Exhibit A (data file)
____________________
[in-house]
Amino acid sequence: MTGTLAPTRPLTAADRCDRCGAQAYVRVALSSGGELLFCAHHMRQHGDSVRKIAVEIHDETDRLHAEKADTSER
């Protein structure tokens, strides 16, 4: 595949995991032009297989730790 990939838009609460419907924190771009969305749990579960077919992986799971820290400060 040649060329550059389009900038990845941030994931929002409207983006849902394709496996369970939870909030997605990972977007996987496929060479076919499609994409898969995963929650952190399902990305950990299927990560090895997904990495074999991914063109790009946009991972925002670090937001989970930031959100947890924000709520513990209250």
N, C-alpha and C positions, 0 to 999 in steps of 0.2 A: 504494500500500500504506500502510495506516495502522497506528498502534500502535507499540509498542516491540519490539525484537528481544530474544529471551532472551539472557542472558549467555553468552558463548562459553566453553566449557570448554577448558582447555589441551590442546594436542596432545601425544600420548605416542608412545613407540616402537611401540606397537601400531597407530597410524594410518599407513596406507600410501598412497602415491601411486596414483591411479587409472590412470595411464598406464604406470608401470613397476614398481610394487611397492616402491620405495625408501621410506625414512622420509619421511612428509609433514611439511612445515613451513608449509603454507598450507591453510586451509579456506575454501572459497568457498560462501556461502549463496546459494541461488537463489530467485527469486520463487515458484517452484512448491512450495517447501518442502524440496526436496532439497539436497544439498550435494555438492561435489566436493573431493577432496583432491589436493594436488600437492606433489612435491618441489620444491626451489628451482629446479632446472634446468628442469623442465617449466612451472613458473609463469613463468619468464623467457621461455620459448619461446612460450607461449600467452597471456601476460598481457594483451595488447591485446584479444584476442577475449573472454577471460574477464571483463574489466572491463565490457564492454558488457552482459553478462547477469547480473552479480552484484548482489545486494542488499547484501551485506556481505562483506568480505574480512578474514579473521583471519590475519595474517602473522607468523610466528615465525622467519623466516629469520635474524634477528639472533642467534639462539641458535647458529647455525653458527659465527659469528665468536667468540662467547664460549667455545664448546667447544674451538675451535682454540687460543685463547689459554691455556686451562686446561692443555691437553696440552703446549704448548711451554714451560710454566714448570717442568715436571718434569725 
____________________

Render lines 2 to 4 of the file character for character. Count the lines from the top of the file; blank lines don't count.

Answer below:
Amino acid sequence: MTGTLAPTRPLTAADRCDRCGAQAYVRVALSSGGELLFCAHHMRQHGDSVRKIAVEIHDETDRLHAEKADTSER
């Protein structure tokens, strides 16, 4: 595949995991032009297989730790 990939838009609460419907924190771009969305749990579960077919992986799971820290400060 040649060329550059389009900038990845941030994931929002409207983006849902394709496996369970939870909030997605990972977007996987496929060479076919499609994409898969995963929650952190399902990305950990299927990560090895997904990495074999991914063109790009946009991972925002670090937001989970930031959100947890924000709520513990209250």
N, C-alpha and C positions, 0 to 999 in steps of 0.2 A: 504494500500500500504506500502510495506516495502522497506528498502534500502535507499540509498542516491540519490539525484537528481544530474544529471551532472551539472557542472558549467555553468552558463548562459553566453553566449557570448554577448558582447555589441551590442546594436542596432545601425544600420548605416542608412545613407540616402537611401540606397537601400531597407530597410524594410518599407513596406507600410501598412497602415491601411486596414483591411479587409472590412470595411464598406464604406470608401470613397476614398481610394487611397492616402491620405495625408501621410506625414512622420509619421511612428509609433514611439511612445515613451513608449509603454507598450507591453510586451509579456506575454501572459497568457498560462501556461502549463496546459494541461488537463489530467485527469486520463487515458484517452484512448491512450495517447501518442502524440496526436496532439497539436497544439498550435494555438492561435489566436493573431493577432496583432491589436493594436488600437492606433489612435491618441489620444491626451489628451482629446479632446472634446468628442469623442465617449466612451472613458473609463469613463468619468464623467457621461455620459448619461446612460450607461449600467452597471456601476460598481457594483451595488447591485446584479444584476442577475449573472454577471460574477464571483463574489466572491463565490457564492454558488457552482459553478462547477469547480473552479480552484484548482489545486494542488499547484501551485506556481505562483506568480505574480512578474514579473521583471519590475519595474517602473522607468523610466528615465525622467519623466516629469520635474524634477528639472533642467534639462539641458535647458529647455525653458527659465527659469528665468536667468540662467547664460549667455545664448546667447544674451538675451535682454540687460543685463547689459554691455556686451562686446561692443555691437553696440552703446549704448548711451554714451560710454566714448570717442568715436571718434569725 